The Super Committee Represents the U.S. Debt Problem in a Nutshell

I think it didn’t surprise anyone that the Super-Committee failed to reach an agreement among its members to cut at least $1.5 trillion from the Federal Budget over the next decade. This failure and the low expectations from this Super-Committee are probably the best representation for the U.S. government’s handling the U.S debt. The current partisan gridlock might eventually pressure the Fed to engage another stimulus plan.  

Last time the markets stirred up over the U.S. debt was back in August when the House voted at the last minute to raise the U.S. debt ceiling by $1.2 trillion. A few days later Standard and Poor’s downgraded the U.S.’s credit rating from AAA to +AA.

For the complete analysis see here in Trading NRG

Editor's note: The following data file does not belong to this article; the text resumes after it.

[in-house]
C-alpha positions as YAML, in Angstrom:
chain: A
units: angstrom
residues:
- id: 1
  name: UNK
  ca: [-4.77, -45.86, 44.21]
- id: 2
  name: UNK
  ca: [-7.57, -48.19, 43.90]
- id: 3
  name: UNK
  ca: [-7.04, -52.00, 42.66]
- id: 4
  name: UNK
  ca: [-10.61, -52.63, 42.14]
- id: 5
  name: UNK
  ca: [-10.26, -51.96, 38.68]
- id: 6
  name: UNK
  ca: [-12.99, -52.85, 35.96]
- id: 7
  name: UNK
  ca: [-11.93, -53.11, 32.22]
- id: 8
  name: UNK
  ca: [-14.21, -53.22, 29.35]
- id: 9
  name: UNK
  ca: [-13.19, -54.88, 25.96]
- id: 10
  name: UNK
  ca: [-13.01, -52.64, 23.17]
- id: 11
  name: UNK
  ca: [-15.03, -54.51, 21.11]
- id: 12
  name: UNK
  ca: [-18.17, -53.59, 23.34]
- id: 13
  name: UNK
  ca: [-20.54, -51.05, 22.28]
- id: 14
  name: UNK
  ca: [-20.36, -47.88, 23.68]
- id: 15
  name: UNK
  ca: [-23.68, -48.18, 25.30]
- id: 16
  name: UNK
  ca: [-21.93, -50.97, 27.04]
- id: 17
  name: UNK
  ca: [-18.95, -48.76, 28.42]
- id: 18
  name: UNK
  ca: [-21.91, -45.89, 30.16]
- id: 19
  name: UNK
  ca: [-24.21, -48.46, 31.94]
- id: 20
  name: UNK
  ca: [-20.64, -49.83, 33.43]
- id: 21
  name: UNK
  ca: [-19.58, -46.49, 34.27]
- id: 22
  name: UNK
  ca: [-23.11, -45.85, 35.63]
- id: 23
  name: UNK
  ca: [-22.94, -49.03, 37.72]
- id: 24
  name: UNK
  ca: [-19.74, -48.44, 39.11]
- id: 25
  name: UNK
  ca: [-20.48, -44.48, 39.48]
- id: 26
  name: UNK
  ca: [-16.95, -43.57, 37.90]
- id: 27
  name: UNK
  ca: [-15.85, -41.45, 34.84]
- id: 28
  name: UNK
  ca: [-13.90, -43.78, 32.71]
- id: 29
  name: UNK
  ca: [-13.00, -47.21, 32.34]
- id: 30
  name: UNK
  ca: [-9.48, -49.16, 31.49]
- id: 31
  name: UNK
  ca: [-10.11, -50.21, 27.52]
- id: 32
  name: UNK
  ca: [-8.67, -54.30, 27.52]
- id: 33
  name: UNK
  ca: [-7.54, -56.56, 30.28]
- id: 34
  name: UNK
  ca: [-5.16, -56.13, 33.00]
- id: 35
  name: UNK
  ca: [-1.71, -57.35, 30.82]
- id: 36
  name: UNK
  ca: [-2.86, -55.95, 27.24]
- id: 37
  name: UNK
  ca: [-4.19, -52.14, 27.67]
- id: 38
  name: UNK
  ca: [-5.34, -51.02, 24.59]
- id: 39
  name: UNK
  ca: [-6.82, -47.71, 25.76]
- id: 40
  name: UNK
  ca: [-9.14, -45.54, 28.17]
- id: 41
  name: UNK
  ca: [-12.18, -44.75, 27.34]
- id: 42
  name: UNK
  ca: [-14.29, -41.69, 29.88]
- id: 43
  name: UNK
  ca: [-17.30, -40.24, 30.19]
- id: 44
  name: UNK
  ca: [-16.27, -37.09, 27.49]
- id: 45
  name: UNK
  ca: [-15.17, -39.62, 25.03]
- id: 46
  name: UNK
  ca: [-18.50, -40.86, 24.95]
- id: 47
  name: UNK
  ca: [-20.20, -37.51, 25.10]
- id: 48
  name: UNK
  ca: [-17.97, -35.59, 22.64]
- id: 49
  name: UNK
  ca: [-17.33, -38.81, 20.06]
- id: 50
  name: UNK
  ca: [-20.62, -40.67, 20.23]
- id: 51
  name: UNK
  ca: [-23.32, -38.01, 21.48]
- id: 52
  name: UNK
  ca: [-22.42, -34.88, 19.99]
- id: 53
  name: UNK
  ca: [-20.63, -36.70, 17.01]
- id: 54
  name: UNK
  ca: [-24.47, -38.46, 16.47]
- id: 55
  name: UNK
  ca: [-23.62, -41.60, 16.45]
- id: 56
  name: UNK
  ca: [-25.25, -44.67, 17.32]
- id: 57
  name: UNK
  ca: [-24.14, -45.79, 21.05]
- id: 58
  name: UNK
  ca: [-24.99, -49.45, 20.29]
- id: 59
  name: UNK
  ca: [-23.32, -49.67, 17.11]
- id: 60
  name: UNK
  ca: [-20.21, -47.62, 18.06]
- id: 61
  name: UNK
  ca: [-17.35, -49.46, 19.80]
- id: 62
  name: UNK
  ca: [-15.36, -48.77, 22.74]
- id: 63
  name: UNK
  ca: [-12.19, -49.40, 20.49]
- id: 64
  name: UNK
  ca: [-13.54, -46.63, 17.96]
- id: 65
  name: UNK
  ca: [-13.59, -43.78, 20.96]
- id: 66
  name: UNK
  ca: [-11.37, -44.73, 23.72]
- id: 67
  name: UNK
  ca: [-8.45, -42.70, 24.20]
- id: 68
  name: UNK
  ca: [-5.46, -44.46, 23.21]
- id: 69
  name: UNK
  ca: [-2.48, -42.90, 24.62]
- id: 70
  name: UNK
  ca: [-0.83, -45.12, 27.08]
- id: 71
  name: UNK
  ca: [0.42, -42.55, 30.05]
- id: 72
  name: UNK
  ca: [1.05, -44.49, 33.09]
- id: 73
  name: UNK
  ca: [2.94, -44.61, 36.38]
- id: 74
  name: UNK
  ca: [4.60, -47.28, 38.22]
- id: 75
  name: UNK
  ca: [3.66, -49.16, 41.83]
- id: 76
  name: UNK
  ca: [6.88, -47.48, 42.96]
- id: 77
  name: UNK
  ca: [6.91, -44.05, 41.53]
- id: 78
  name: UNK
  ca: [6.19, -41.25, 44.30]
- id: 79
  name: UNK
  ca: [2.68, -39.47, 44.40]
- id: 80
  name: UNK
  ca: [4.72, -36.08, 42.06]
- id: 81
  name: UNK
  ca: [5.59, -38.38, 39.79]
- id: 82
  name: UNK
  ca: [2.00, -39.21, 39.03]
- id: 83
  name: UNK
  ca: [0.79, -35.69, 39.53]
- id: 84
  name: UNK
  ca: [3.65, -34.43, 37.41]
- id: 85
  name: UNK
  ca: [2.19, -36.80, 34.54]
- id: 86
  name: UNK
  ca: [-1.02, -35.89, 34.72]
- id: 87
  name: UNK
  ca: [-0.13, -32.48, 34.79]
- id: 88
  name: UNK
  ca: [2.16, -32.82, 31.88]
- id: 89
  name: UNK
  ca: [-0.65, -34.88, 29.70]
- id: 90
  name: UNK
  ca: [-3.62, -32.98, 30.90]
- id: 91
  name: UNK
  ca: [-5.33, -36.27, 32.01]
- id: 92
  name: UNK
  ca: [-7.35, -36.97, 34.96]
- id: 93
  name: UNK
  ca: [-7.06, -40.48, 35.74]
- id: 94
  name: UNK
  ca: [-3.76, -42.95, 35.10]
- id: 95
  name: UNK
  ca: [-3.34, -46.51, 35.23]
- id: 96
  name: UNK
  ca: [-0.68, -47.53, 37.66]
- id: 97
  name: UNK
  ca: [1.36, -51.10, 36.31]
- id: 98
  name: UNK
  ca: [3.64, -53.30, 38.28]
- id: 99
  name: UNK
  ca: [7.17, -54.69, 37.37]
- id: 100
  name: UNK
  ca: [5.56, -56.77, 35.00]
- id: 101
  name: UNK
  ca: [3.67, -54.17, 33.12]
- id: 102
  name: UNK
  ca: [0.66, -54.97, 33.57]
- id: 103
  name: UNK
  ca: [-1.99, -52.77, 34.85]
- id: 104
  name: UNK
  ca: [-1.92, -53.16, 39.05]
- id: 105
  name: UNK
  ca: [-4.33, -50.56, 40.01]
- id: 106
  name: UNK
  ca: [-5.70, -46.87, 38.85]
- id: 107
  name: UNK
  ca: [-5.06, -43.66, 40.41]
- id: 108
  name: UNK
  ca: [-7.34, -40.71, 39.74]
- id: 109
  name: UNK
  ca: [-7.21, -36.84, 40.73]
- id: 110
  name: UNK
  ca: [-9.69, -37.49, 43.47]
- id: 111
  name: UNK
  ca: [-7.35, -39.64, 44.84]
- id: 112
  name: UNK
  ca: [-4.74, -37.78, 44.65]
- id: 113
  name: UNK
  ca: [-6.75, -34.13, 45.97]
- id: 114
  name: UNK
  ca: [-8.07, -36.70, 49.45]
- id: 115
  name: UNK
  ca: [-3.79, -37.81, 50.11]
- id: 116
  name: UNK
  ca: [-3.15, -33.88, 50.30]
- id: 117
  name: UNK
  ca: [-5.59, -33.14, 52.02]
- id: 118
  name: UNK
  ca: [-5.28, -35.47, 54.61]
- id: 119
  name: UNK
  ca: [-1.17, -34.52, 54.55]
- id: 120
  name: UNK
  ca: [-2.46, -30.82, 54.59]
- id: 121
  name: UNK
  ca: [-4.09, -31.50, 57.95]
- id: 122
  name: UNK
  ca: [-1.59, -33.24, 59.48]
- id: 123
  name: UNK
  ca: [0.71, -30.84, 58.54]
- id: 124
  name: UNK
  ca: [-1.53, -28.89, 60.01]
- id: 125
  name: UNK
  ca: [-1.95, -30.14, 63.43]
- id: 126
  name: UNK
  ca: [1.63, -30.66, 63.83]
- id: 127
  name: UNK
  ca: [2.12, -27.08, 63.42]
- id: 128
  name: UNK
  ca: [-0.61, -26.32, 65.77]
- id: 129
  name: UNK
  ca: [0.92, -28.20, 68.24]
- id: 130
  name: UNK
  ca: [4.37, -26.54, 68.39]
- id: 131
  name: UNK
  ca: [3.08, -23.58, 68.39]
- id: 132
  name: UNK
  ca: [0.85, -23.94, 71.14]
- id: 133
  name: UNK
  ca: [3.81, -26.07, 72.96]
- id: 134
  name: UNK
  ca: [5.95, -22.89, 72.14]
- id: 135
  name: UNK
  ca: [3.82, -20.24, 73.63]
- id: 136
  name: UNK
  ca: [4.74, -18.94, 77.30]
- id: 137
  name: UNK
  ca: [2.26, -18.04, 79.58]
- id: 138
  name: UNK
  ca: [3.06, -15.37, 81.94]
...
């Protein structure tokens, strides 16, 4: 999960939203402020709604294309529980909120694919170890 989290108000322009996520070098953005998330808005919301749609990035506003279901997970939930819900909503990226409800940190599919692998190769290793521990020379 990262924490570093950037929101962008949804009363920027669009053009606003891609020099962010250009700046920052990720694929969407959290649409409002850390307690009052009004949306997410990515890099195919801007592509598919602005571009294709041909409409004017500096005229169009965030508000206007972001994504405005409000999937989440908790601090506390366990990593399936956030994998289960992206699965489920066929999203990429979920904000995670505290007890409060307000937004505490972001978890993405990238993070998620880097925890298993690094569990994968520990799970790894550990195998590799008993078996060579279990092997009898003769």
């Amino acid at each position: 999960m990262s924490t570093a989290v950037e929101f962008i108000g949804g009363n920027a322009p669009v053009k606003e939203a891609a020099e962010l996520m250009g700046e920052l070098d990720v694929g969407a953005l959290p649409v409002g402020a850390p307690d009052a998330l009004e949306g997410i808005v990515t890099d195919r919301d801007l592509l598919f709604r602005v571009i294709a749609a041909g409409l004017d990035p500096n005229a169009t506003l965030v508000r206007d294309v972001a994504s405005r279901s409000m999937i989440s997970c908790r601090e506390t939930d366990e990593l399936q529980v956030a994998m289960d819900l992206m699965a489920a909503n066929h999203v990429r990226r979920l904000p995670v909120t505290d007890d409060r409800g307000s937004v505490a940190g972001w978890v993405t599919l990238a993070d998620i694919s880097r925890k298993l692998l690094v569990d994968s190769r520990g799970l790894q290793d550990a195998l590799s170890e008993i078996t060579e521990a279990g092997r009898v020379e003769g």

This time the debate was over the Super-Committee’s attempt to reduce the Federal Budget over the next 10 year by $1.5. Following the Committee’s failure there is a “trigger mechanism” that will enact a $1.2 trillion automatic budget cut over the next decade. Many already claim that this “trigger mechanism” won’t be triggered.

Despite this failure, Standard and Poor’s rating agency didn’t change U.S’s credit rating and left it at +AA.

I’m sure that Ben Bernanke, the Chairman of the Federal Reserve, is watching the debates in Washington; if the debacle of the debt reduction will continue, it will likely to raise the odds of another monetary intervention by the Federal Reserve in the near future.

In the mean time the financial markets continue to suffer with sharp falls in the American stock markets that will probably drag down major commodities prices.   

For more on this subject:

U.S. Federal Deficit Inclined by $98 Billion in October

The House voted for raising U.S. debt ceiling by $2.1 trillion

Gold and Silver Prices Monthly Outlook for November 2011

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